April 7, 2022

The Thing We Struggled As A Child


Posted by Sharmarke Hujale


2 min read

The thing that we struggled with as a child, can become our strengths as adults as we grow. But the challenge is, are we teaching children to be themselves or just like everybody else? 

Not every child is lively and bubbly, and not every child is quiet and reserved. They are all different in their unique way. 

The child who seems to not sit quietly in class and is always looking for trouble will probably be classified with ADHD. And the quiet and more shy child whose kinda invincible, will probably be looked at as someone who’s not understanding what’s going on during the lessons.

In the corporate world, there are discussions on culture and well-being in the workplace. It’s about how businesses can create an environment in which employees with different work styles can come to work and thrive as themselves.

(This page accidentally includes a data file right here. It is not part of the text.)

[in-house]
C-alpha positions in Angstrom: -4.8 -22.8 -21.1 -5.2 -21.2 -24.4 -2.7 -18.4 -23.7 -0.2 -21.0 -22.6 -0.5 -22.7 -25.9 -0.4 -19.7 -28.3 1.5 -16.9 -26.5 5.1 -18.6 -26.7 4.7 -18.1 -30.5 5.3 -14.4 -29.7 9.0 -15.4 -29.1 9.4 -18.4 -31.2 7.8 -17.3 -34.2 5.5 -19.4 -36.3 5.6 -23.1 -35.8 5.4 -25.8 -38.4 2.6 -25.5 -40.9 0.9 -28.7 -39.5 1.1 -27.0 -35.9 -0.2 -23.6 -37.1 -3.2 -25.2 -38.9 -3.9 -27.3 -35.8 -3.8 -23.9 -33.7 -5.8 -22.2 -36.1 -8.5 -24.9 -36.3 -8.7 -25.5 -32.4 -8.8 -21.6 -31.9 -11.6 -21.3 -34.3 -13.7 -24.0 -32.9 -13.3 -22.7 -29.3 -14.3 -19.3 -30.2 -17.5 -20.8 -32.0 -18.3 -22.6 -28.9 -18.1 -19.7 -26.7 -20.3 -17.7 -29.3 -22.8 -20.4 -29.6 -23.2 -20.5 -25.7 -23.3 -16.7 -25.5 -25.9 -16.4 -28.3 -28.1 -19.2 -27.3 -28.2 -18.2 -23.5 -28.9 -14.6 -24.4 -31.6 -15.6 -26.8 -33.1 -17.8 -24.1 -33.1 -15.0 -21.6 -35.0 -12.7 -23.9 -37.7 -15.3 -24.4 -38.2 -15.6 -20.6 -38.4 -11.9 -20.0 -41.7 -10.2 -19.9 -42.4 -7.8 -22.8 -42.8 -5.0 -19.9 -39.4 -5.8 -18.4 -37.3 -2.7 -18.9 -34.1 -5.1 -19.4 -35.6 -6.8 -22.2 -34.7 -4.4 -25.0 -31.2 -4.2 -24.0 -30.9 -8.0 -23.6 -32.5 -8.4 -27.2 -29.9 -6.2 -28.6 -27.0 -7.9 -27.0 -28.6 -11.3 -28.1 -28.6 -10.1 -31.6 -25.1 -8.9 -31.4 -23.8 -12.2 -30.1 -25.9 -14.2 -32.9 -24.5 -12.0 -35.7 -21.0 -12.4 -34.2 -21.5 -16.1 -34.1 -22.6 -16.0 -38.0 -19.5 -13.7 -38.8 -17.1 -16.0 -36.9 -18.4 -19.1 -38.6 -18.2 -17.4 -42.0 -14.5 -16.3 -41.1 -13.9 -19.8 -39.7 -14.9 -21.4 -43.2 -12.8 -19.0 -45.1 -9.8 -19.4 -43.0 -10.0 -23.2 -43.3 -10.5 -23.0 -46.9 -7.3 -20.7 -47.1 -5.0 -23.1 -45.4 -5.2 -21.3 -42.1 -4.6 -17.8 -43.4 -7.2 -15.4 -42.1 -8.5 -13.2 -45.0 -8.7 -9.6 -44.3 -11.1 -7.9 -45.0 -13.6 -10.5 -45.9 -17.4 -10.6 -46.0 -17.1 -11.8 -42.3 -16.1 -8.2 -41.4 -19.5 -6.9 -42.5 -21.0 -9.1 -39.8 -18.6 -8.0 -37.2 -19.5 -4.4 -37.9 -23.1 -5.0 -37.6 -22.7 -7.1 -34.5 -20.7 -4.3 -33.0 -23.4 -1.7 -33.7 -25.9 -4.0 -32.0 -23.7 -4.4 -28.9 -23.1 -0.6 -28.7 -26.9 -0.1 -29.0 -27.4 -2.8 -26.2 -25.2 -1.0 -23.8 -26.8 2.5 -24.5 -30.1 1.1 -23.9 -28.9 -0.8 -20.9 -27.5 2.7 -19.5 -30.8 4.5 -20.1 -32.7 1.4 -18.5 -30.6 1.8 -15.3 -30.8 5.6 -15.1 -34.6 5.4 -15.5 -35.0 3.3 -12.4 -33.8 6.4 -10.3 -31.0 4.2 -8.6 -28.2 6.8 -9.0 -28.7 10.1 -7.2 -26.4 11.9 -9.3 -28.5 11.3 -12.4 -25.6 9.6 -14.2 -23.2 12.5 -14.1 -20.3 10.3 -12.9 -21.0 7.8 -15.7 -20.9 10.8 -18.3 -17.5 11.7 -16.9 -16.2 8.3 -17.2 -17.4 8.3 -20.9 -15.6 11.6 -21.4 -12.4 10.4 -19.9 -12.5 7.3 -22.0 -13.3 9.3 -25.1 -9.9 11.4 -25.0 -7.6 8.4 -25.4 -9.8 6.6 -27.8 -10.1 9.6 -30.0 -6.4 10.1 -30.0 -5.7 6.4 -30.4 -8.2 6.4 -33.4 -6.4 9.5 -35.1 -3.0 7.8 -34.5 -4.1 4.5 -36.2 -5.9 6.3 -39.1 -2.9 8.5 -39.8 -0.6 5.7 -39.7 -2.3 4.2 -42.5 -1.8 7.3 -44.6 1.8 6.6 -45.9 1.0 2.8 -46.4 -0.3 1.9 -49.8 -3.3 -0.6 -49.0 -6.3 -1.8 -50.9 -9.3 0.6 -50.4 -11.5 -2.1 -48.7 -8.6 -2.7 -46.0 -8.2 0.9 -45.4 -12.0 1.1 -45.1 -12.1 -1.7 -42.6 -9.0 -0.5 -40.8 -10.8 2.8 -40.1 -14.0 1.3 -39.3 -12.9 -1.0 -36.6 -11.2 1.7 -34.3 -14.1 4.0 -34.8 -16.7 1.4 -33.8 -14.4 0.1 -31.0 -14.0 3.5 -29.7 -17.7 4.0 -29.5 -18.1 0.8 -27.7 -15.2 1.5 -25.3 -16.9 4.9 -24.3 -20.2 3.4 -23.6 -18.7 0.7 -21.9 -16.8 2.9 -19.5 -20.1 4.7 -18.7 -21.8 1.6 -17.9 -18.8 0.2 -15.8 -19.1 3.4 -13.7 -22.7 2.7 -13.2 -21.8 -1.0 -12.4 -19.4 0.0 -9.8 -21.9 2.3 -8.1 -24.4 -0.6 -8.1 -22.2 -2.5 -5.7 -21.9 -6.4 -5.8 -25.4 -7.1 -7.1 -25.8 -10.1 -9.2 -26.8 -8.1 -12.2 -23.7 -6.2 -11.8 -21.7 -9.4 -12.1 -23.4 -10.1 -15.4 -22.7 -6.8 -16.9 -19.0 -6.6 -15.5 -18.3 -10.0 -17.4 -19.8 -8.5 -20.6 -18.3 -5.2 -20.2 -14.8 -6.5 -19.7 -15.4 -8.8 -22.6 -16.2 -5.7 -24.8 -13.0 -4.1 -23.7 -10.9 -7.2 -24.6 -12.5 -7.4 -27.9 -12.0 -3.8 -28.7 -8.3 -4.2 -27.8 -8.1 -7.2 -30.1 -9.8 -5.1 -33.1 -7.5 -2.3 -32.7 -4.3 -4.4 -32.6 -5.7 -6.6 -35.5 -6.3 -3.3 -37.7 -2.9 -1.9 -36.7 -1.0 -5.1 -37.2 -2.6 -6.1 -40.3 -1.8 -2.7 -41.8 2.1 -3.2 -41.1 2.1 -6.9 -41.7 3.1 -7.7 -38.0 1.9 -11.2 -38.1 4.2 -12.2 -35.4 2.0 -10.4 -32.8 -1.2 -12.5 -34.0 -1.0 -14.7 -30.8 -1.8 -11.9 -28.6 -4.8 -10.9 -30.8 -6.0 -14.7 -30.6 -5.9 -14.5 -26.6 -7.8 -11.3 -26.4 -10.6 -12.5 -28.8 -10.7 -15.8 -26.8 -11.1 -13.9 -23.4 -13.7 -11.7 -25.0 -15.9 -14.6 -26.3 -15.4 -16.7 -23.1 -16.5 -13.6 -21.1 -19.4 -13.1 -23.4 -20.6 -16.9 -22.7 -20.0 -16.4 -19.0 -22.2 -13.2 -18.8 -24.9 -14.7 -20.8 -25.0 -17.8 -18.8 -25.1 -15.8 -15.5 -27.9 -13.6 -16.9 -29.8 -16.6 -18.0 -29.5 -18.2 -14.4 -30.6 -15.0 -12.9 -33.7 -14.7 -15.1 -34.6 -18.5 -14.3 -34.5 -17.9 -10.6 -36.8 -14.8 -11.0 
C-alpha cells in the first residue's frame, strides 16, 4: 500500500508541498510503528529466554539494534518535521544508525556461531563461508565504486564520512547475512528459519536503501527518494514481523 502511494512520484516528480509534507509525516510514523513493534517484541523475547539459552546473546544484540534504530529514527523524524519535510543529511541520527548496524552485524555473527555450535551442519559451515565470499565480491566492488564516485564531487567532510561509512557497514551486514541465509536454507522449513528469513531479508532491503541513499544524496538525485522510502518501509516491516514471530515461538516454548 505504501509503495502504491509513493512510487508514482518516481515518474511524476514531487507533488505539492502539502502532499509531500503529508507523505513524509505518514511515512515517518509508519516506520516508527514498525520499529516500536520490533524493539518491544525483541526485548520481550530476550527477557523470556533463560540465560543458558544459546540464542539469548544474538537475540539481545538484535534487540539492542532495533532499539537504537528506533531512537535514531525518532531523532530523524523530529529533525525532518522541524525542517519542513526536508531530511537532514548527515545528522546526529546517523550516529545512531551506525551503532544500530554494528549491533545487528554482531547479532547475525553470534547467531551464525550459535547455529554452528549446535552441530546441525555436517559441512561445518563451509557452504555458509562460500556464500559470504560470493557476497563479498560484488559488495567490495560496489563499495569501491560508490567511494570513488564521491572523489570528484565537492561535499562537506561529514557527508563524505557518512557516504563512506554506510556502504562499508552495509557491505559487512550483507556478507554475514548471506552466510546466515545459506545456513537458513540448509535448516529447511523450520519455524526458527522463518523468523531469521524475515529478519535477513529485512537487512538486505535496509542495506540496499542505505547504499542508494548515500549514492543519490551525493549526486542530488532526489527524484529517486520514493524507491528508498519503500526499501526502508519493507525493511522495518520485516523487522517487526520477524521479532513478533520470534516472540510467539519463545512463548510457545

I believe those things are important. But I believe that it is also important that we give the same thoughts to children in school. 

Is the current educational system built in which each child can thrive at their natural best?

Is the current educational system teaching children skills beyond the subjects we know such as creativity, innovation, empathy, and teamwork? 

Imagine what our world would be like if we focused on each child's curiosity, cultivated their creativity, and instilled a love for learning.

Imagine what our world would be like if we focused on double down on each child’s strengths instead of trying to “fix” their weaknesses? Don’t get me wrong, there’s nothing wrong with being aware of one's weaknesses. But it shouldn’t be used to destroy a kid’s confidence. That’s why teams exist.

Each child learns differently, acts differently, and sees things differently. They are delicate beings. We need to be curious about them, and not judgemental. We need to listen to them, and let them speak their mind.

Instead of boxing them in to be the same. We need to start seeing each child, as a unique individual with an amazing capacity to do great things. It’s a difficult task, but it will feel worth it in the long run. 

As Alexander Den Heijer put it: “You don’t inspire people by revealing your super powers; you inspire people by helping them reveal their own super powers.” 

Children are the future leaders of tomorrow. 

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